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Plant invasions

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The main objectives of the early plant invasion activities were to document the extent of invasions (see Monitoring), identify priority risk species and compile baseline information on these species (e.g. Cinnamomum verum, Clidemia hirta, Acacia mangium, and creepers), and establish early detection and control programmes. Seychelles was also instrumental in the first regional-scale efforts to coordinate invasive plant species management among Western Indian Ocean states funded by the Forestry Department of FAO (reports). For a recent update see Baret et al. (2013).


Once the main invasive alien plants were identified, the main research and management interest shifted towards understanding and mitigating negative effects of invasive plants (especially woody species) on ecosystem processes. With root trenching experiments we showed that the dominant alien tree, Cinnamomum verum shapes juvenile regeneration patterns as an ecosystem engineer through strong root competition in the topsoil layer (Kueffer et al. 2007), with important consequences for habitat restoration (Kueffer et al. 2010). We also found evidence that phosphorus-poor soils attenuate effects of invasive trees, including the N-fixing Falcataria moluccana, on soil properties (Kueffer et al. 2008) and subsequently on plant regeneration (Kueffer 2010); in strong contrast to effects of Falcataria on nitrogen-poor soils in Hawaii.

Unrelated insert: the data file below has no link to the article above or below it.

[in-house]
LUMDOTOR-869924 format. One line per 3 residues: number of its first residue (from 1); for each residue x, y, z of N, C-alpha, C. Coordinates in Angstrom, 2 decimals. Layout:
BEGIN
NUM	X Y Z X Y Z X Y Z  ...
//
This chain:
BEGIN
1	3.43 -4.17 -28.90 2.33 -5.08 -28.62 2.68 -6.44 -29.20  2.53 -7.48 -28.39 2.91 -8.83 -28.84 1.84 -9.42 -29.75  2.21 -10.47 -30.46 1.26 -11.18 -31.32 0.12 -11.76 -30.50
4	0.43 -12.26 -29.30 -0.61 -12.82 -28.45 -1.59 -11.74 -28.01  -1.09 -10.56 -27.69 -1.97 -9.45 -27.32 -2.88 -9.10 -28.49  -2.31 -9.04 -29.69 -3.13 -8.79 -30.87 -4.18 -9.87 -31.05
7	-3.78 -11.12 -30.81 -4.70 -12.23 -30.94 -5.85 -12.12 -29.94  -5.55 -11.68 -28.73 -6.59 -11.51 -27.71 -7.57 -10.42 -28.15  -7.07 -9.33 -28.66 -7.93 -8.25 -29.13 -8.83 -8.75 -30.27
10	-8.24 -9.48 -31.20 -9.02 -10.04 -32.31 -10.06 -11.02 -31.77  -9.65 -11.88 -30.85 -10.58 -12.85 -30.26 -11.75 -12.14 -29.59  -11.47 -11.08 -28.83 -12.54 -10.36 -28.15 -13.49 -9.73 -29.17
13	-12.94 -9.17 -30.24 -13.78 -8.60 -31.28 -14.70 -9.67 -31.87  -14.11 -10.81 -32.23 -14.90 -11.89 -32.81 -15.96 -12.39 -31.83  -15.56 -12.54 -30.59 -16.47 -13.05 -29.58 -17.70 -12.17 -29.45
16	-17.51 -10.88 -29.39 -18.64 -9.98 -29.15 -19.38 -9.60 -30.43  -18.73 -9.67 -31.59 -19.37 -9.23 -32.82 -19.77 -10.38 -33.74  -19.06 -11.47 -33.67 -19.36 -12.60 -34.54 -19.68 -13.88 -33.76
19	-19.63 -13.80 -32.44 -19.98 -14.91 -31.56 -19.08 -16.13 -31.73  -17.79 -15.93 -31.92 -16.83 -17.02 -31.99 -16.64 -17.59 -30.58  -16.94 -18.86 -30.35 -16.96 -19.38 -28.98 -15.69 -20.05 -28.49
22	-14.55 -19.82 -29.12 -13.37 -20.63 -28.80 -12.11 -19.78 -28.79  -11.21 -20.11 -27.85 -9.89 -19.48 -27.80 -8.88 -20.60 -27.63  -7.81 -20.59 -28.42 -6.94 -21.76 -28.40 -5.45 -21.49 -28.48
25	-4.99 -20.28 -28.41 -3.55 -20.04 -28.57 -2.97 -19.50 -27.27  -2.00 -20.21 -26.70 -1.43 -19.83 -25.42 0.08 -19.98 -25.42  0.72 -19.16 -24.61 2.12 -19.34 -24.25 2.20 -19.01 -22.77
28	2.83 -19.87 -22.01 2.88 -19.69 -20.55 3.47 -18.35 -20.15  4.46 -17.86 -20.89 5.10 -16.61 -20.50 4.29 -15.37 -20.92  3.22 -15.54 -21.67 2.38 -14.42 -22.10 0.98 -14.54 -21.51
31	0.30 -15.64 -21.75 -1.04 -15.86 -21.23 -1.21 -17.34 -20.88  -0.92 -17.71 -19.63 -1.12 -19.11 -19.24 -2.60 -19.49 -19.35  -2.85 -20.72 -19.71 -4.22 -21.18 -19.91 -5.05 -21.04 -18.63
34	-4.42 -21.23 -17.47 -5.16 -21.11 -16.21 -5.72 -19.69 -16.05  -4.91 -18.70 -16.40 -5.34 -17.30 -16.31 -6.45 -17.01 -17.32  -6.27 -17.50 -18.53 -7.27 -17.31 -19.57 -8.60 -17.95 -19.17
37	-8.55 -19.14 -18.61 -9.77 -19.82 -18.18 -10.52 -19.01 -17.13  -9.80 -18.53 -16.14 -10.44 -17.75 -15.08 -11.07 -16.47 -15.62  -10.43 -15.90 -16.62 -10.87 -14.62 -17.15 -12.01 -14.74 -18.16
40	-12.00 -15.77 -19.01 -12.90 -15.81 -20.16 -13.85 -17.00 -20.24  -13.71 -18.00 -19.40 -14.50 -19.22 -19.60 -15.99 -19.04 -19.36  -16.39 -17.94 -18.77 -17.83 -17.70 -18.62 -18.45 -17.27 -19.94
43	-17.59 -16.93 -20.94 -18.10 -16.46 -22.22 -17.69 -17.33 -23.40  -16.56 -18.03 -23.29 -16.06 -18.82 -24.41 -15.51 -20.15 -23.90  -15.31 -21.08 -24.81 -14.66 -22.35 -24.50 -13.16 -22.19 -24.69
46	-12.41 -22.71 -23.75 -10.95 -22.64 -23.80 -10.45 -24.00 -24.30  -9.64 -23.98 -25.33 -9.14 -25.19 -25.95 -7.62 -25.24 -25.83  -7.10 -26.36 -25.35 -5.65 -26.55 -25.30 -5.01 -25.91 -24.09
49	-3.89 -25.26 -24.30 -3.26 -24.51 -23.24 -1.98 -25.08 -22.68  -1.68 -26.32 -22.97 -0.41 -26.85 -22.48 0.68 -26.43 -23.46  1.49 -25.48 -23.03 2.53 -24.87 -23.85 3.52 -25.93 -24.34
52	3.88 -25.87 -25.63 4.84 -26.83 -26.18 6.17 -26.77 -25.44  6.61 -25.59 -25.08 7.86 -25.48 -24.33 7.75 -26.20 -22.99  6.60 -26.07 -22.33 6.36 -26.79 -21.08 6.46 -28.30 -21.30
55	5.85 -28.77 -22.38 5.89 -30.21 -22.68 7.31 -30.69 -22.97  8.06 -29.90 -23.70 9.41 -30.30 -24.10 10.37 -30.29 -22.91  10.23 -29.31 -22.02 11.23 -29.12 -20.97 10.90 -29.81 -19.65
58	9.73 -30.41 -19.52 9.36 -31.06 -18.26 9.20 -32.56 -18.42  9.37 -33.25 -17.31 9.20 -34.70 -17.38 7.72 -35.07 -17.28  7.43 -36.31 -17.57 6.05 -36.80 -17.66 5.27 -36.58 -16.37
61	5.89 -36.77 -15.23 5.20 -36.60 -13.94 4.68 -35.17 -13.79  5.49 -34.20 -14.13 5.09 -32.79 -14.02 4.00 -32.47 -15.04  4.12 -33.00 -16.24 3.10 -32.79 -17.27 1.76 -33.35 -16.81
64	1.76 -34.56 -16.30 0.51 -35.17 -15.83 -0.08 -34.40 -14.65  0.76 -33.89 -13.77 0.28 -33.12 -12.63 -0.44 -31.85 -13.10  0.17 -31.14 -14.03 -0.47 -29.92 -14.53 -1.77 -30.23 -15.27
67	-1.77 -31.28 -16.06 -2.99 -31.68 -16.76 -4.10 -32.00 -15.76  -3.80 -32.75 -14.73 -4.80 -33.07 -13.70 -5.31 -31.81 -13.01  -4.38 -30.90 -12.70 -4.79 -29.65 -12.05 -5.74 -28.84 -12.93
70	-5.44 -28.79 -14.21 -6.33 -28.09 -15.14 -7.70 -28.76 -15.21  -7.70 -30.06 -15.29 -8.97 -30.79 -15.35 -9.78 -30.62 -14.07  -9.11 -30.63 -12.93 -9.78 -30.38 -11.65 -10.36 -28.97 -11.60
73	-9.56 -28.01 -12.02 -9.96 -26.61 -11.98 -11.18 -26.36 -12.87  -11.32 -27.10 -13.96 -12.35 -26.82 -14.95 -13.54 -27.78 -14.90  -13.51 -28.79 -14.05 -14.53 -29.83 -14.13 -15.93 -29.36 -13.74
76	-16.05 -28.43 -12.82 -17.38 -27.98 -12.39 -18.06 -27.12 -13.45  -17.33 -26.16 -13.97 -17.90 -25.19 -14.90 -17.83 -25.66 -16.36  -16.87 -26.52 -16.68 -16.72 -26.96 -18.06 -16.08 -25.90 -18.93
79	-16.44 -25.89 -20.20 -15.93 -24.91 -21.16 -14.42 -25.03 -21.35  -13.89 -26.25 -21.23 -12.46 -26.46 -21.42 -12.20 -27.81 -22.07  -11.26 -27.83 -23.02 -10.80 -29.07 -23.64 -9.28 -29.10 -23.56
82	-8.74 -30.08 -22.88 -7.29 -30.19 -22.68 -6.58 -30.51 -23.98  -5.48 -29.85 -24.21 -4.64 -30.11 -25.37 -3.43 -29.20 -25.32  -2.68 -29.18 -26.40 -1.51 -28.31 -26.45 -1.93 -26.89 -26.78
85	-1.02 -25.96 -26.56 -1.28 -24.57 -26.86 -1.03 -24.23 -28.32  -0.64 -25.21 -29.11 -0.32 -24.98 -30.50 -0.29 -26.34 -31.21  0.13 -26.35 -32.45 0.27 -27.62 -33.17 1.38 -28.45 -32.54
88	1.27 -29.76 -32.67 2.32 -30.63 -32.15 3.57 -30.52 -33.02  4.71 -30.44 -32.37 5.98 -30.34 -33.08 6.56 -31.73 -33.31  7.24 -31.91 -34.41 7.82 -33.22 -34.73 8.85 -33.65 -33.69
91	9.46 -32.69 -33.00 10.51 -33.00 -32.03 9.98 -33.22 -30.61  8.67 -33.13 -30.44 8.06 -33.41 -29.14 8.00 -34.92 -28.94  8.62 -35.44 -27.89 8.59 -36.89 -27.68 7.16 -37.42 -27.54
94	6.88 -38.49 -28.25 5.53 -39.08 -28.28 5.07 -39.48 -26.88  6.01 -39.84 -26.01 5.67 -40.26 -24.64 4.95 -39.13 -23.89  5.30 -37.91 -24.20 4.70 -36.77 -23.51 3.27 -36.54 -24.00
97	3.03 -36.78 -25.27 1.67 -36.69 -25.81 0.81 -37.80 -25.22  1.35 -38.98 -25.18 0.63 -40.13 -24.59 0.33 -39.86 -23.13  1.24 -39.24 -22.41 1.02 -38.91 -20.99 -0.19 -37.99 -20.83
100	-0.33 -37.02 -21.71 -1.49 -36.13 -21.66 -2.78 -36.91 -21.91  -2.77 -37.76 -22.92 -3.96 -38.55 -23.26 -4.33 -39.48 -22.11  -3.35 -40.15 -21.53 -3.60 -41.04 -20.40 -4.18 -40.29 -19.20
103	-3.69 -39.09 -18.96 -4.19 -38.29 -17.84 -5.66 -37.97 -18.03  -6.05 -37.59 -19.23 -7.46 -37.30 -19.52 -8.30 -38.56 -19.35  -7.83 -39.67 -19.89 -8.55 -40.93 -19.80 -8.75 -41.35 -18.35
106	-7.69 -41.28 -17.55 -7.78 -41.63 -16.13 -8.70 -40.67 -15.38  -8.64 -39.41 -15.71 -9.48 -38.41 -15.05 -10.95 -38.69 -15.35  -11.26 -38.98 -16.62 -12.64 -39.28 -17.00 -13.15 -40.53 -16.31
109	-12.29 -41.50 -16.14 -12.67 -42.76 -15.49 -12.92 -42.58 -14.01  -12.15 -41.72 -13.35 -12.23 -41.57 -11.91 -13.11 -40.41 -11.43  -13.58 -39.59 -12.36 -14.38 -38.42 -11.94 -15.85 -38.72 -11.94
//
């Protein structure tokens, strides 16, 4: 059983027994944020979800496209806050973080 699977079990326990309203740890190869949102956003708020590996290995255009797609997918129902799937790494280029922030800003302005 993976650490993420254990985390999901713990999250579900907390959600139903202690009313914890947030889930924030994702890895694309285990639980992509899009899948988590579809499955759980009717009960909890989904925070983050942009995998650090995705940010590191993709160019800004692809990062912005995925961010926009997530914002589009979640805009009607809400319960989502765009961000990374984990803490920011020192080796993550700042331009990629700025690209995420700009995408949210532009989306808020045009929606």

More recently, we gained an interested in the role of alien species for plant-animal interactions such as seed dispersal or pollination. We demonstrated for instance that average fruit quality is similar between native and invasive woody plants, but the most extreme fruit characteristics were found among invasive species (e.g. high sugar or lipid content) (Kueffer et al. 2009). We also gained a better understanding of how alien plants and insects affect pollination of native plants (see Plant-Animal Interactions).

Documenting and managing plant invasions

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